UK pop/soul quintet Mamas Gun jumped into our consciousness and our iPods back in 2010 with the brilliant Routes to Riches, an album that showed the quintet to be the rightful heirs to giants of the past, from Hall & Oates to the Bee Gees to The Doobie Brothers, who successfully straddled the line between rock, pop and soul on the strength of great songwriting and classic sensibilities. It’s been three years since the band’s strong follow up album, The Life and Soul, and, though a few morsels (including a covers EP) were tossed to fans in the interim, the legitimate third release by Mama’s Gun has now arrived in the form of the new Cheap Hotel.
With a slightly changed lineup of bass player Cameron Dawson, keyboardist David Oliver, guitarist Terry Lewis and drummer Jack Pollitt supporting singer, songwriter and producer Andy Platts, Mama’s Gun approaches 2014 with many of the same sensibilities that made them a favorite of both the hipster crowd and classic pop fans. While the band doesn’t shy away from its 70s radio influences on Cheap Hotel, once again those disparate sounds are chopped and mixed into a unique blend that is both inviting and, at times irresistible.
The initial earworm from Cheap Hotel is the first single, “Red Cassette.” The track, which tells the story of a man finding a remnant of his musical teenage years, begins with a hand-clapping, old school groove and moves into a wall of falsetto-filled harmonies that create a song-of-the-Summer sound that is tough to resist. It may be the most immediate of the songs on Cheap Hotel, but fortunately it doesn’t stand alone.
Each of the band’s albums has had a killer ballad (Routes to Riches’ “Pots of Gold” is one of this decade’s best), and on Cheap Hotel the winner is “Burn and Fade,” a beautiful song with an R&B underpinning but a layered, folky arrangement on the top. More upbeat, but just as memorable, is “Hello Goodnight,” which opens with Queen-like choral vocals before breaking into a joyous Philly soul groove that makes this the logical choice for a second single. And just a slight step below are several strong cuts, including the spacey “Midas Touch,” a very 70s’ mid-tempo “People On The Run,” and the bouncy dance number, “On and On.”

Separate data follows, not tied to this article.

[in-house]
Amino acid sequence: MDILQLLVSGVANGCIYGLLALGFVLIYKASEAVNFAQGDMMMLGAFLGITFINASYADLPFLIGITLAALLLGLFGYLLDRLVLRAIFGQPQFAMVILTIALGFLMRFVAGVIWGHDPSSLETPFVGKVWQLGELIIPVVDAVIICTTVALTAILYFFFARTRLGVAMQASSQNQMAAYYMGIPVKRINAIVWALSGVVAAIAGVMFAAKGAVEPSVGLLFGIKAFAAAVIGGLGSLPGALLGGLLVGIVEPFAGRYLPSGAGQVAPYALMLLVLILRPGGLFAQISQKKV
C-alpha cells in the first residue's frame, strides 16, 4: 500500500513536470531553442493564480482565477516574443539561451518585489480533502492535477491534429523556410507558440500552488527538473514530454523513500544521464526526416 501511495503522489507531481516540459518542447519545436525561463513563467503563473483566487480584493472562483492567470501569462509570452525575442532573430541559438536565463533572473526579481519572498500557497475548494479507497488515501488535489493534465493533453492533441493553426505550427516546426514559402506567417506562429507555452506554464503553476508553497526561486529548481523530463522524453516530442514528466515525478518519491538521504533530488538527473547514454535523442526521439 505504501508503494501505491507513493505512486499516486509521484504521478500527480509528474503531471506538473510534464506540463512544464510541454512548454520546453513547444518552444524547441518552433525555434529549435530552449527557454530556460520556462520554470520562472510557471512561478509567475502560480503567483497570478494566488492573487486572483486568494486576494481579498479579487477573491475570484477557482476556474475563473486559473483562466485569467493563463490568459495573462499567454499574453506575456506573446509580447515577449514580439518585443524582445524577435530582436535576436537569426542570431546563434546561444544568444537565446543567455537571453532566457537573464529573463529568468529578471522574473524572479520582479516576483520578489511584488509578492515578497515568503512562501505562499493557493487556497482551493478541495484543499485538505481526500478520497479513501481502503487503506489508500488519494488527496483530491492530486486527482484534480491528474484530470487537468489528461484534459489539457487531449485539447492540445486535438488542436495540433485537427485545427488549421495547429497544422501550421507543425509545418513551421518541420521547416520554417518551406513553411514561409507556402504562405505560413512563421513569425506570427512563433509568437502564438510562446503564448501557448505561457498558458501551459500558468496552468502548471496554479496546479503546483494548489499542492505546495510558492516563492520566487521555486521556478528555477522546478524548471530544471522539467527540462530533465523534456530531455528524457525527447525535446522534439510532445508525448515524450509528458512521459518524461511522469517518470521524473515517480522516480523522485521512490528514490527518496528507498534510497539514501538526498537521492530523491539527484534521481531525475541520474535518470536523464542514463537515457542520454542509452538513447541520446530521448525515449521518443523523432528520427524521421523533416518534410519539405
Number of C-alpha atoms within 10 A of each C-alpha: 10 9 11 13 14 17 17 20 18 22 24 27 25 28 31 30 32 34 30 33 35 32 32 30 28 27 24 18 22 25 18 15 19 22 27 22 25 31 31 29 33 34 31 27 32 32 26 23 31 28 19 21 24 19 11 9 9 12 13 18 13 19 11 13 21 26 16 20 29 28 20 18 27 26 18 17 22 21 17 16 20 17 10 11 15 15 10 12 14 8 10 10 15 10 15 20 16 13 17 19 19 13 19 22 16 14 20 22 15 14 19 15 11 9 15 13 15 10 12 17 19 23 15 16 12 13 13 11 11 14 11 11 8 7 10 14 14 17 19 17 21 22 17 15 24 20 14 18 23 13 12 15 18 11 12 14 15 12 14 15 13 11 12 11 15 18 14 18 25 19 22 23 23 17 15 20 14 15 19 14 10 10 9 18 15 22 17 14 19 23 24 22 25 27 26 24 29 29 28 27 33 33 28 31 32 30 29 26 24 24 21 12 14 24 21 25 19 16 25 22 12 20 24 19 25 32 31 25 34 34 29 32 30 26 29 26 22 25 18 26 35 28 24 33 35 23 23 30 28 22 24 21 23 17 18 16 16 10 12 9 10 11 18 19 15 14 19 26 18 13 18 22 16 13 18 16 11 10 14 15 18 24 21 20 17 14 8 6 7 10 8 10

There have been dozens of artists, from Amy Winehouse to Sharon Jones & the Dap Kings, who have paid tribute to 60s R&B in their music, but there are few acts in 2014 whose music recalls the blue-eyed soul of the mid-70s. And there is certainly no act that so effectively combines those classic pop sensibilities with fresh arrangements and killer songwriting as Mamas Gun. The fact that they often add their goofball humor to the songs just makes the band that much easier to like.
It’s been nearly five years since Mamas Gun came onto the scene appearing to be a band that was about to explode. And while their emergence has, in some ways, been a bit slower than expected, they’ve deservedly amassed a growing, rabid fan base for their unique – often humorous – combination of the old and the new. More than that, this is a group that has taken the classic fundamentals of popular music – songwriting, musicianship and great vocals – to a level that few of their peers today have achieved. We will be still listening to songs like “You Are The Music,” “Pots of Gold,” “On A String,” and new additions like “Red Cassette” and Hello Goodnight” a dozen years from now because of these timeless elements. And with Cheap Hotel, Mamas Gun gives a (hopefully) larger international audience a chance to experience the joyful music listening that this talented quintet brings. Highly Recommended.
By Chris Rizik (Soultracks)